The Soyuz toilet does not look much like the ones on board the Shuttle or the ISS. Those are recognizably toilets, for one thing. The Soyuz sanitary unit is more akin to peeing into a soda bottle in the back seat of the family station wagon — if that soda bottle were hooked up to a vacuum cleaner.
This video — kindly shared with us by The Museum of Flight — was filmed in 2009 by NASA astronaut Michael Barratt. It features the urination demonstration talents of spaceflight adventurer Charles Simonyi and Russian cosmonaut Gennady Padalka. Please note that this video only demonstrates how the "part Number 1" works — and even that really only seems to apply to gentlemen cosmonauts. As best I can tell, women apparently just pee into something akin to a compact diaper or sanitary pad. (Fun!) As for "part Number 2", here is how it was described in a 2007 NASA publication written by James Lee Broyan, Jr.:
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For fecal collection, a porous bag is placed in the receptacle.
A toilet paper maker has apologized for Biblical quotes, including the words of Jesus, which it "inadvertently" included on novelty wipes
marketed in Scandinavia. "Bible verses do not belong on a roll of toilet paper," said Bishop of Tunsberg Laila Riksaasen Dahl. [Globe and Mail] Read the rest
A redditor called Frankie842 snapped a photo of a public hair stuck to a urinal in a near-perfect treble clef. I once experienced something like this, back when I was roomming with Possum Man. We'd cooked a pot of spaghetti and we tried the technique of tossing a strand against the wall to see if it would stick. It landed in just this configuration and we left it up on that wall for years after.
1 in a million chance musical pubic hair (imgur.com)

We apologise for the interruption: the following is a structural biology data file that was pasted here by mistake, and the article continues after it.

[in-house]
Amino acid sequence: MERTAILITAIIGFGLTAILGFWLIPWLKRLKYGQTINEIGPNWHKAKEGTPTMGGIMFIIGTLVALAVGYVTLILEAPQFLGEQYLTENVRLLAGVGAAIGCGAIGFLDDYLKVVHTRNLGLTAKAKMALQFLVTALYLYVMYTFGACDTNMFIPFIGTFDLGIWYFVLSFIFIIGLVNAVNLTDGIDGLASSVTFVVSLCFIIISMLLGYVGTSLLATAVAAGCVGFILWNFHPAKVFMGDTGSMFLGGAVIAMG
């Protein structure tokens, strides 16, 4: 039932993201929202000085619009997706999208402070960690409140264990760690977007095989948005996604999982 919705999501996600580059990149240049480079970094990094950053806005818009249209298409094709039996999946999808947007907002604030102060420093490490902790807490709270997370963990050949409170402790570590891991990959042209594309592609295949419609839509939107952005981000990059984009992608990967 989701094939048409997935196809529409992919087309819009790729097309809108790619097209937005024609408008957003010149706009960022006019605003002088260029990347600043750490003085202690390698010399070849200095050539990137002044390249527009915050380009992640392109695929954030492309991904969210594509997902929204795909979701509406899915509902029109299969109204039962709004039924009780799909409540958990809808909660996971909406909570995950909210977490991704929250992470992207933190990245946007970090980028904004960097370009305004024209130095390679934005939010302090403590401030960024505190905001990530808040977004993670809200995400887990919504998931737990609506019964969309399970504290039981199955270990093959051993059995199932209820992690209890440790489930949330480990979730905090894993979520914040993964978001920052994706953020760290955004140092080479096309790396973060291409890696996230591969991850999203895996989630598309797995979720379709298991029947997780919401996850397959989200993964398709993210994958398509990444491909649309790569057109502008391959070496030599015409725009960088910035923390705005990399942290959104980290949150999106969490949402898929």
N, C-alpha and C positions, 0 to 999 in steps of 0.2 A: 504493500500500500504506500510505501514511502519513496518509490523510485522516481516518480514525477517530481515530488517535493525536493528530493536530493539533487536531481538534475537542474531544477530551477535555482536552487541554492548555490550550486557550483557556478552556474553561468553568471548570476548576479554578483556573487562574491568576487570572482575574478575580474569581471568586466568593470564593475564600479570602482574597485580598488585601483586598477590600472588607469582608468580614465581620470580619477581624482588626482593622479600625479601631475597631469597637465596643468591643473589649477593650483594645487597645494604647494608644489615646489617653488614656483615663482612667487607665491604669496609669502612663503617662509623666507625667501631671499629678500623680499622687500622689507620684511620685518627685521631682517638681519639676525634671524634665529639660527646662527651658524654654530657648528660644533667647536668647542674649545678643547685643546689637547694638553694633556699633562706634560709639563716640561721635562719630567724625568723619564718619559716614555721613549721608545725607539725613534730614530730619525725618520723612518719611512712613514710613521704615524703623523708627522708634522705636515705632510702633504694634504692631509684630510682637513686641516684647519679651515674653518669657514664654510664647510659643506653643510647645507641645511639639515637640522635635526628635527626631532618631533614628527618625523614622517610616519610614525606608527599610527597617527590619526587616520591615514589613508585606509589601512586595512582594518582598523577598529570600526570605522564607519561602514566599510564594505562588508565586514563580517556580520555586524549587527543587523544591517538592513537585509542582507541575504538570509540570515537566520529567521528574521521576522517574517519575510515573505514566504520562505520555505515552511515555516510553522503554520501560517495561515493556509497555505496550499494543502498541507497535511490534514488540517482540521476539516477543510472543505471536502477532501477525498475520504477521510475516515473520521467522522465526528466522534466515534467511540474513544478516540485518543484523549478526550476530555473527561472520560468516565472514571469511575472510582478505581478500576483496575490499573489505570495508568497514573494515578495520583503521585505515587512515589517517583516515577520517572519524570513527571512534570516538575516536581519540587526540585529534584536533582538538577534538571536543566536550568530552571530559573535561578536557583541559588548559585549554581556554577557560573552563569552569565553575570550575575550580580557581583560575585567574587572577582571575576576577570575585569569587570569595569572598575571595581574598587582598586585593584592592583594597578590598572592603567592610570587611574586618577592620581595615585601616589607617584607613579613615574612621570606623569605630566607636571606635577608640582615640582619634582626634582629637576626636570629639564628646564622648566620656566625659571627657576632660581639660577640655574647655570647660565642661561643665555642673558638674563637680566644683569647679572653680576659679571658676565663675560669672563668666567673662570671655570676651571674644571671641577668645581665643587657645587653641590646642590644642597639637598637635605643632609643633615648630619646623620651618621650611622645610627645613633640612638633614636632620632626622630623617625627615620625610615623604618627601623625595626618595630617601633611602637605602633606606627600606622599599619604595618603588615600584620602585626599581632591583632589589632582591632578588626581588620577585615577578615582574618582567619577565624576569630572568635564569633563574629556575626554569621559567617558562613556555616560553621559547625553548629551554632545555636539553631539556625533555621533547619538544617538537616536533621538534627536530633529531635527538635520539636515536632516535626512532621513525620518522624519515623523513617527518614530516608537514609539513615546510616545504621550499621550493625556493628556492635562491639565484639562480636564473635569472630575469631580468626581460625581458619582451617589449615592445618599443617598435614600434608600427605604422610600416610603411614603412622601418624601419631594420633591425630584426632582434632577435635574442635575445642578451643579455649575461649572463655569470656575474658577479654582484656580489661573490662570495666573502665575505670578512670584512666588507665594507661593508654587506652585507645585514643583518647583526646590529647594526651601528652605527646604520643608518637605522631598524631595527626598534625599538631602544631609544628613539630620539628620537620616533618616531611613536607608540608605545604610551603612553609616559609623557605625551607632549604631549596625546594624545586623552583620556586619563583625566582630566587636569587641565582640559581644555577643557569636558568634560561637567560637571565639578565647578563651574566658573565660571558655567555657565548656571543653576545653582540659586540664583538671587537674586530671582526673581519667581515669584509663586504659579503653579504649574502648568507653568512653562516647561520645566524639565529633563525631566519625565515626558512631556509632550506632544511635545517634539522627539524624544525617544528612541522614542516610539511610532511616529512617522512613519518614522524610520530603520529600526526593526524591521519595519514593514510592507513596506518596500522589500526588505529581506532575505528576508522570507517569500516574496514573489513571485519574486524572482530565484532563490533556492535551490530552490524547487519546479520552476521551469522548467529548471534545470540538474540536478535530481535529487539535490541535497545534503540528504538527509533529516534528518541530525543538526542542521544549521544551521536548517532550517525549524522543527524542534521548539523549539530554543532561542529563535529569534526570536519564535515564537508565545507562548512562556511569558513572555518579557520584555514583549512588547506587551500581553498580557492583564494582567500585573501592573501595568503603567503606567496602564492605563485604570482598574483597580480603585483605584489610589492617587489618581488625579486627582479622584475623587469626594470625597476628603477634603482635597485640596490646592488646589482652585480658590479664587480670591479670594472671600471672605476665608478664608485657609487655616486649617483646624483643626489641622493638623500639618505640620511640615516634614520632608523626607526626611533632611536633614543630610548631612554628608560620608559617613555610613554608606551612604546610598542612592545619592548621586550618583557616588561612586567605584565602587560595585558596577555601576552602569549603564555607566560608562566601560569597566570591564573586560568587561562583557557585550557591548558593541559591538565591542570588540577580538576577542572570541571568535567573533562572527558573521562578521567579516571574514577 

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In 2007, my husband and I were privileged enough to take a month off and travel around Europe. Given that we spent most of our time in Western Europe, there really wasn't a whole lot of cultural confusion, with a few notable exceptions*. Chief among them, the squat toilets we stumbled across at a very inconvenient moment in Italy. "Inconvenient moment" here defined as "actually having to use the bathroom."
My friend Frank Bures is a travel writer and he understands the squat toilet problem all too well. Frank is, after all, somebody who has traveled extensively in places where squat is all you got. In a piece from 2006, he shares some hard-earned advice on squat toilets. How I wish I had read this before my venturing into small towns in coastal Italy.
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Dr. Jane Wilson-Howarth is probably the world’s foremost expert on excretion, a real Buddha of Bowel Movements, and she’s not afraid to get into the details. “My technique when I’m teaching volunteers about to go abroad,” said the author of How to Shit Around the World from her UK office, “is that when you’re learning, you need to take everything off below your waist: socks, shoes, pants, underwear. Then squat over the toilet. Pour water over your bum, and with your left hand, just whittle away with your fingers and try to dislodge any lumpy bits while pouring water. And that’s actually not too unaesthetic, because any mess that goes onto your fingers comes off in the water.”
What to do: Most important: Cultivate the right mindset.